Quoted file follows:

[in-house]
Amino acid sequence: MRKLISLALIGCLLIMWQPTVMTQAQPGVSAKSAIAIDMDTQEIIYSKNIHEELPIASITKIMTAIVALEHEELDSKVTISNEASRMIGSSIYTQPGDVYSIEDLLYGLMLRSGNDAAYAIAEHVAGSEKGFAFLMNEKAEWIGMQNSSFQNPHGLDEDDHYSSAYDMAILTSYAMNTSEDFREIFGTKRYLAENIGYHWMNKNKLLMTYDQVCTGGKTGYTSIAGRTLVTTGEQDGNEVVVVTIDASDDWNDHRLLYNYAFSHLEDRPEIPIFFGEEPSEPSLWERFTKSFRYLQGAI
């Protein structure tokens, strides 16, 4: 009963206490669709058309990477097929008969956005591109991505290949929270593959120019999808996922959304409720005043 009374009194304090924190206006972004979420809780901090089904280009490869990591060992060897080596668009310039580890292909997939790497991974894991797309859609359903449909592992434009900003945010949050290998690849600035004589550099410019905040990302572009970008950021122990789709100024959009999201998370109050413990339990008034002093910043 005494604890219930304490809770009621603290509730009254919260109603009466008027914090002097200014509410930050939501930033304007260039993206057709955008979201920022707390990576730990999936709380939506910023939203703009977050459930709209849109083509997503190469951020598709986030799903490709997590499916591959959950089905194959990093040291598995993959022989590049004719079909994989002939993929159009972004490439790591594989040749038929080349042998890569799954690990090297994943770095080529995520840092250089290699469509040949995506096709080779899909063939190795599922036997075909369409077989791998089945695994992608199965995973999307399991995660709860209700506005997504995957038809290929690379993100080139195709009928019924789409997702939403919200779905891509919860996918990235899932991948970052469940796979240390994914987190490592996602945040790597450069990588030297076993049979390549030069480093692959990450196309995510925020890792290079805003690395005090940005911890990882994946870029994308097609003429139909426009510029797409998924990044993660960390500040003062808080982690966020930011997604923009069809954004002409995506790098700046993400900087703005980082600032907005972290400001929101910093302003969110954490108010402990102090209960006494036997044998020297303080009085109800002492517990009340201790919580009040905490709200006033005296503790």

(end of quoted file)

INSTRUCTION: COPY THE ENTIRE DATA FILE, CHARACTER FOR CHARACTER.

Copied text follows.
[in-house]
Amino acid sequence: MRKLISLALIGCLLIMWQPTVMTQAQPGVSAKSAIAIDMDTQEIIYSKNIHEELPIASITKIMTAIVALEHEELDSKVTISNEASRMIGSSIYTQPGDVYSIEDLLYGLMLRSGNDAAYAIAEHVAGSEKGFAFLMNEKAEWIGMQNSSFQNPHGLDEDDHYSSAYDMAILTSYAMNTSEDFREIFGTKRYLAENIGYHWMNKNKLLMTYDQVCTGGKTGYTSIAGRTLVTTGEQDGNEVVVVTIDASDDWNDHRLLYNYAFSHLEDRPEIPIFFGEEPSEPSLWERFTKSFRYLQGAI
């Protein structure tokens, strides 16, 4: 009963206490669709058309990477097929008969956005591109991505290949929270593959120019999808996922959304409720005043 009374009194304090924190206006972004979420809780901090089904280009490869990591060992060897080596668009310039580890292909997939790497991974894991797309859609359903449909592992434009900003945010949050290998690849600035004589550099410019905040990302572009970008950021122990789709100024959009999201998370109050413990339990008034002093910043 005494604890219930304490809770009621603290509730009254919260109603009466008027914090002097200014509410930050939501930033304007260039993206057709955008979201920022707390990576730990999936709380939506910023939203703009977050459930709209849109083509997503190469951020598709986030799903490709997590499916591959959950089905194959990093040291598995993959022989590049004719079909994989002939993929159009972004490439790591594989040749038929080349042998890569799954690990090297994943770095080529995520840092250089290699469509040949995506096709080779899909063939190795599922036997075909369409077989791998089945695994992608199965995973999307399991995660709860209700506005997504995957038809290929690379993100080139195709009928019924789409997702939403919200779905891509919860996918990235899932991948970052469940796979240390994914987190490592996602945040790597450069990588030297076993049979390549030069480093692959990450196309995510925020890792290079805003690395005090940005911890990882994946870029994308097609003429139909426009510029797409998924990044993660960390500040003062808080982690966020930011997604923009069809954004002409995506790098700046993400900087703005980082600032907005972290400001929101910093302003969110954490108010402990102090209960006494036997044998020297303080009085109800002492517990009340201790919580009040905490709200006033005296503790």